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Helicopter crash off the coast of Newfoundland - 18 aboard, March 2009

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Helicopter crash off the coast of Newfoundland - 18 aboard, March 2009

Old 19th Mar 2009, 02:21
  #161 (permalink)  
 
Join Date: Mar 2009
Location: Florida
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S92mech is correct about the dual CVR/FDR combo. He is also correct about the installation. One is standard mounted in the LH avionics rack and the second optional equipment mounted above the cargo ramp area transition section just before the tailboom.

I must commend the Canadian TSB and the crews working the recovery efforts. Their speed and compassion is to be commended. The response and efficiency is beyond reproach. Thumbs up to the ROV operators!

Matt and Tim, I will miss you both and remember you always!
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Old 19th Mar 2009, 03:05
  #162 (permalink)  
 
Join Date: Mar 2009
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CHI91 Track Log from 12 March

FlightAware > Live Flight Tracker > Track Log > CHI91 > 12-Mar-2009 > CYYT-CHIB

I noticed a way to hand craft the URL for this.

Aircraft last position report altitude 800 for four minutes and 133 knots then one report from 300 feet.
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Old 19th Mar 2009, 14:35
  #163 (permalink)  
 
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I must commend the Canadian TSB and the crews working the recovery efforts.
I agree. They showed genuine compassion for the victims and families and worked as efficiently as possible in the recovery. They've been in for a lot of criticism in the past but this time they really deserve a lot of credit.
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Old 19th Mar 2009, 15:33
  #164 (permalink)  
 
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...They've been in for a lot of criticism in the past,,,
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Old 19th Mar 2009, 16:11
  #165 (permalink)  
 
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A outstanding job by the TSB, heartbreaking that they have gotten so go at this kind of recovery. (Swissair 111).
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Old 19th Mar 2009, 18:28
  #166 (permalink)  
 
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Latest update from the TSB:
The Transportation Safety Board says early indications are the helicopter that crashed off Newfoundland's east coast last week went nose down into the North Atlantic Ocean.
Lead investigator Mike Cunningham says he suspects the chopper went nose down based on the “terrible” condition of the fuselage, which is currently stored at an airport hangar in St. John's.
Mr. Cunningham says most of the 17 who died in last Thursday's sudden crash were found still strapped into their seats. He adds about 80 per cent of the wreckage has been recovered and the Atlantic Osprey offshore supply vessel has returned to the crash site to recover the rest.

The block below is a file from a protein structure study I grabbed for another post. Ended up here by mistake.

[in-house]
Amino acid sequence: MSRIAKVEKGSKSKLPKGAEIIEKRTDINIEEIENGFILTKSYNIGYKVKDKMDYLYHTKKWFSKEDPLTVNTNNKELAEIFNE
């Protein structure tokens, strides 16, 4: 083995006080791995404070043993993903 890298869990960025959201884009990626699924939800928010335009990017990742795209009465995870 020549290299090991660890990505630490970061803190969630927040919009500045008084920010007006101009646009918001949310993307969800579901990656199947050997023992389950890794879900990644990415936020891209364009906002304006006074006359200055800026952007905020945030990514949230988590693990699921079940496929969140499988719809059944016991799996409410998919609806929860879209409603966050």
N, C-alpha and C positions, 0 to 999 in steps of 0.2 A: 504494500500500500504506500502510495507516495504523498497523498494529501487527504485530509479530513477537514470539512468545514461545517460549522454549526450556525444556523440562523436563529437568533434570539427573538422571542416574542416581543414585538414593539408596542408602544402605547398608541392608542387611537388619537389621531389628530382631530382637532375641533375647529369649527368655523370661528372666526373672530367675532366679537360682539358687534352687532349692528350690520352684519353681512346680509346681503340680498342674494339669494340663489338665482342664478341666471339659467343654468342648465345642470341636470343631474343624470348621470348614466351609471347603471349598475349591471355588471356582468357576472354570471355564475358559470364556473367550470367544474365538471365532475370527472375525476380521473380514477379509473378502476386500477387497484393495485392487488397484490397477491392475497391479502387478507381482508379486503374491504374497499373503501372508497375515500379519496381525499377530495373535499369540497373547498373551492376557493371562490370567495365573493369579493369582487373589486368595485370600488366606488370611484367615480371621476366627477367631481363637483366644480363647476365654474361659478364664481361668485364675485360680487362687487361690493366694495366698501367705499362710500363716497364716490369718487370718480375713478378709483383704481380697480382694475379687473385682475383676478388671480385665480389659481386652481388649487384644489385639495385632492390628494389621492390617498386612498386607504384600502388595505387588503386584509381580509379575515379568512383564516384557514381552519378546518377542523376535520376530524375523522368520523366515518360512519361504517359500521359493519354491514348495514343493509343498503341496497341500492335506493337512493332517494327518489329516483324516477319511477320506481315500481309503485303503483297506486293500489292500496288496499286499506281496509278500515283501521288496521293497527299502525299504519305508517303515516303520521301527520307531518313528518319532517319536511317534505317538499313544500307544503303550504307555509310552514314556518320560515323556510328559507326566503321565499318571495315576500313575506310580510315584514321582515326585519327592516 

According to Cunningham, the cockpit voice recorder and data recorder have not been reviewed yet.
YHZChick is offline  
Old 19th Mar 2009, 19:53
  #167 (permalink)  
 
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Good Show Osprey

As someone who was involved the SwissAir 111 recovery effort I can tell you that it is a difficult and gut wrenching effot. Bravo Zulu to the Osprey, her crew, TSB and all involved in this recovery effort. The lessons were well learned and unfortunatly had to be exercised again.
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Old 19th Mar 2009, 20:48
  #168 (permalink)  
 
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gwillie
There was a thread on the Canada forum highly critical of them concerning a Beaver crash investigation in BC. Also, they were criticised for taking a long time to come up with a report on the SwissAir accident.
Personally, I think they do an excellent job and I think they've handled the Cougar crash investigation extremely well.
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Old 20th Mar 2009, 22:26
  #169 (permalink)  
 
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Please refer to the latest information appearing on the S92 thread re on-going developments just now.
outhouse
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Old 21st Mar 2009, 01:10
  #170 (permalink)  
 
Join Date: Mar 2009
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Some data on the CHI91 incident

As I am living near St John's, I know a few people connected with the victims or their families. Apparently our survivor is doing well but his injuries are significant. Rumor has it that fuel is involved in his lung issues even though press reports only mention salt water. I heard today that his injuries may include fractured pelvis and vertebrae.